In true Healwell fashion, we’re inviting you to join us as we redefine the status quo, lead with kindness, and have fun doing it. Come as you are and come ready to collaborate, celebrate, and learn! Connect or reconnect with people you’ve met over the years through Healwell!

Come for the classes and stay for the party!

Support the Show.

Healwell Homecoming is September 20-21st in Arlington, VA. Come for the classes and stay for the party!

Send us an email: podcast@healwell.org

Check out our interview-style podcast: Interdisciplinary

You can support Healwell and the cool things we make by donating here!
Other ways join in:

Thank you to ABMP for sponsoring us!
Thanks to JaneApp for sponsoring us!

Healwell is a 501(c)(3) non-profit based out of the Washington DC area. Check us out at www.healwell.org



...

Corey Rivera:

Welcome to the Rub, a podcast about massage therapy. I'm your host, Corey Rivera, licensed massage therapist and information magpie. Today we're going to talk about continuing education and massage therapy with Ruth Werner, whitney Lowe and HealWell's own Rebecca Sturgeon. Werner, whitney Lowe and HealWell's own Rebecca Sturgeon. Ruth Werner is the author of A Massage Therapist's Guide to Pathology, currently in its seventh edition. Ruth has a love of octopuses and I can see why she's fascinated by them. Ruth has the same kind of curiosity, turning ideas over and consciously examining them from all sides. She gets to exercise her need for new information in her ABMP podcast. I have a Client who, where she answers questions from massage therapists about health concerns they run into with their clients. Ruth has been teaching massage therapy education for almost 40 years. It used to be in person, but now it's almost completely online. I asked Ruth how online education felt different from in person.

Ruth Werner:

What's great about it is I feel like I can do a good job of offering material that is accessible. I can make the case that it's important and worth spending some time on, and people can do it in a setting and at a time that's convenient for them. I like that most of the organizations that I provide webinars for make recordings of those webinars available, for I typically ask them to make it available for about a month and then pull it down, but that means people can go back and catch up and re-listen if they want to. I have no idea, you know, if they even do that, but there are ways I have learned to take advantage of the medium, for instance, without being able to do live Q&A. I certainly do Q&A, you know it comes in through the chat and I answer questions at an appropriate moment, but it doesn't leave space for conversations. But the payoff for that is I can cover probably 20% more content in a CE class that's offered as a webinar as compared to one that is offered live and it's you know, it's sixes.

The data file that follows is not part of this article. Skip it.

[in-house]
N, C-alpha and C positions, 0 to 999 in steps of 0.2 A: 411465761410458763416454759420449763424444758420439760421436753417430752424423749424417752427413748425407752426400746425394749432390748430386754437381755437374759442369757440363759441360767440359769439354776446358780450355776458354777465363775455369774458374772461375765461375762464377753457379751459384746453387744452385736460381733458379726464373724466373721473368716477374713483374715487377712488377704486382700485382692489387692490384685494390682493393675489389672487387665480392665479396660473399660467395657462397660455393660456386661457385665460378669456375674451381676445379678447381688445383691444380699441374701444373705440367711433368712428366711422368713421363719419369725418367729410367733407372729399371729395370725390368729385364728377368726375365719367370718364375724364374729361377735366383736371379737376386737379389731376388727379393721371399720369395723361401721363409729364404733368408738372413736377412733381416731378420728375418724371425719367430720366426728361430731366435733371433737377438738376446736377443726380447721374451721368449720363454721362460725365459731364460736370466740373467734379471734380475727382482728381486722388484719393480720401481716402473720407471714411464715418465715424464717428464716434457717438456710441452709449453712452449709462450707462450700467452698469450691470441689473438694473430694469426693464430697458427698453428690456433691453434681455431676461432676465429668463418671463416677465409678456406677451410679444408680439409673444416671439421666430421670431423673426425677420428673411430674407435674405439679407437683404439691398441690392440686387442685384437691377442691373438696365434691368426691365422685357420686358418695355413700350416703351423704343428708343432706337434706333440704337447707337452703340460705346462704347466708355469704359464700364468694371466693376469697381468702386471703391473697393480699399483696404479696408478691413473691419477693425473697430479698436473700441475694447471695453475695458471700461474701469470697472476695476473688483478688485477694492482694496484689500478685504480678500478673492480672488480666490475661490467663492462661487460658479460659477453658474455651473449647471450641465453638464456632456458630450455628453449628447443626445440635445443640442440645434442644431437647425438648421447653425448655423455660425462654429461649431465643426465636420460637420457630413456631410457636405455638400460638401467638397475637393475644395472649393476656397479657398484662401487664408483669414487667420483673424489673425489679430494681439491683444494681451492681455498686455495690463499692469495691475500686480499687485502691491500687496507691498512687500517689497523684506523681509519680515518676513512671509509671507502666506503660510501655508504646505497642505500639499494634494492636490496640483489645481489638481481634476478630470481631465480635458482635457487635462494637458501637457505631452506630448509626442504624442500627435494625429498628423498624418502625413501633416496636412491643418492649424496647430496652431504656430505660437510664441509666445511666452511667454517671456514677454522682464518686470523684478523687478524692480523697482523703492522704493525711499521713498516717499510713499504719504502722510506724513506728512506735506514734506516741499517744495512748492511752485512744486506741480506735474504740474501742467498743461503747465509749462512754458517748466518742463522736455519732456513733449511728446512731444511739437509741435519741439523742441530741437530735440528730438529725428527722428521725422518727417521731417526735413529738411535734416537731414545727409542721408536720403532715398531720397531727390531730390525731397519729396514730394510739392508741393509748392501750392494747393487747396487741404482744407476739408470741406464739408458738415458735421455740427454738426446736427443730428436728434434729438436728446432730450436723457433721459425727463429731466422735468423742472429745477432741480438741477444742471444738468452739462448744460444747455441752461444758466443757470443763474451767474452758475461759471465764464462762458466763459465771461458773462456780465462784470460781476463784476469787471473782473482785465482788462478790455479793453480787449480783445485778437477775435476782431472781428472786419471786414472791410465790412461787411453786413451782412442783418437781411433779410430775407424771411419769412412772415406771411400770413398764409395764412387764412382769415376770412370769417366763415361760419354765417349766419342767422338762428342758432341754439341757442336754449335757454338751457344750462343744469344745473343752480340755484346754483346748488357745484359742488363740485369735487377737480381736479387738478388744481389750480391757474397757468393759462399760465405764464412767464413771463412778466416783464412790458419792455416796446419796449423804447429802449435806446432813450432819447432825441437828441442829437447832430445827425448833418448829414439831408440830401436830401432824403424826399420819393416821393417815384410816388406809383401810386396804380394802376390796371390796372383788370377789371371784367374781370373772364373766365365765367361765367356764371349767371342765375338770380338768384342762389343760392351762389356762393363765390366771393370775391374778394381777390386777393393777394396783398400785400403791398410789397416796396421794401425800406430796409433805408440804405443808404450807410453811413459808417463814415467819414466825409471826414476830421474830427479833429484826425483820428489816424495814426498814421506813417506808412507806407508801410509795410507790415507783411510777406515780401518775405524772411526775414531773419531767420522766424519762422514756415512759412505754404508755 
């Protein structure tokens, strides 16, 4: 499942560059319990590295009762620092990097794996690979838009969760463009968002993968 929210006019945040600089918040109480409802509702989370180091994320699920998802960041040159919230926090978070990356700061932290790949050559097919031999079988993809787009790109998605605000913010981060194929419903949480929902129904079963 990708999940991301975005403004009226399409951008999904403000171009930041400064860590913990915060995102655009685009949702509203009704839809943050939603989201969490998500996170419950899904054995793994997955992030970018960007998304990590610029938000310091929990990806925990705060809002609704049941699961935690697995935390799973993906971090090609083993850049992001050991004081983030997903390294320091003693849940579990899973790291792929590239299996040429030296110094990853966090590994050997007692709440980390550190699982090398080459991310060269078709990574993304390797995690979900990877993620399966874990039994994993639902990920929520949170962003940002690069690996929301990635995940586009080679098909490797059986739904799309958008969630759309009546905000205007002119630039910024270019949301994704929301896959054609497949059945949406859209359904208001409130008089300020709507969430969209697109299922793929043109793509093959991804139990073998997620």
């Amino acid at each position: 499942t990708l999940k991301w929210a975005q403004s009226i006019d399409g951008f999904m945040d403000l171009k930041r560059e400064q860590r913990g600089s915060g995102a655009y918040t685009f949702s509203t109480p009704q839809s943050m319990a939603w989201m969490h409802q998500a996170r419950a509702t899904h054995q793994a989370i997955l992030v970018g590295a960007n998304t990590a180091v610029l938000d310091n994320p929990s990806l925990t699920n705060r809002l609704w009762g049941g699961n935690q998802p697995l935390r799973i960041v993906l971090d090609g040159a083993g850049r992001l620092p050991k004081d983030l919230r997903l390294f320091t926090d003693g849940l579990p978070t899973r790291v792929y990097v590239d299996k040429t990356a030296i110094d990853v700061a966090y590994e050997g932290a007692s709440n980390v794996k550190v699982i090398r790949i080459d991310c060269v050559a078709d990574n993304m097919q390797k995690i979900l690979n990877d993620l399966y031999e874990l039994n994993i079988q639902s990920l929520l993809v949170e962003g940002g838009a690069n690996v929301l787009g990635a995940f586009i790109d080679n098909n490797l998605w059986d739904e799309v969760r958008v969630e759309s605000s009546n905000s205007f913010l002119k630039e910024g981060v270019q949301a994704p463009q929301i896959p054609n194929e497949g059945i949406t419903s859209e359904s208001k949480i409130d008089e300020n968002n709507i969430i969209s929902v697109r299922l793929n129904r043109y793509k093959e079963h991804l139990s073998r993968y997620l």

Ruth Werner:

There are advantages both ways and that's why I have mixed feelings, because when I get to do a live in-person, face-to-face kind of meeting, the possibility for exploration of concepts that are really important to people who are there in the room, where I can go down appropriate tangents that make the material come alive for the people who are there, because typically people come and see a class on fibromyalgia or a class on mental and mood disorders or whatever, because they have specific needs in mind, and doing it live allows me to pursue that in ways that are to me feel really, really satisfying. I learn much more doing a live class than I do, you know, doing a webinar, and I think that my attendees, that the people who decide to come to my classes, get a different kind of experience. Live versus distance learning, it's just, it's two really different media and there are advantages to both. I like them both, but they are not equivalent.

Corey Rivera:

In 2019, a proposal allowing online instruction and entry-level education subjects that don't require hands-on skills, like business or pathology, was put forth to the American Massage Therapy Association Assembly of Delegates. The assembly's job was to give the idea a stamp of approval or turn it down. I was there as a delegate and the assembly overwhelmingly turned it down, mostly due to lack of understanding of how online courses work. Whitney Lowe was the author of that proposal. Whitney runs the Academy of Clinical Massage, a continuing education company that expertly blends online and in-person learning. This is unsurprising because Whittney is one of the most deliberately thoughtful people I've ever met. So in September of 2019, the Assembly poo-pooed the idea of online learning, and then 2020 came in like a lion. I asked both Whittney and Ruth about the changes they've seen since.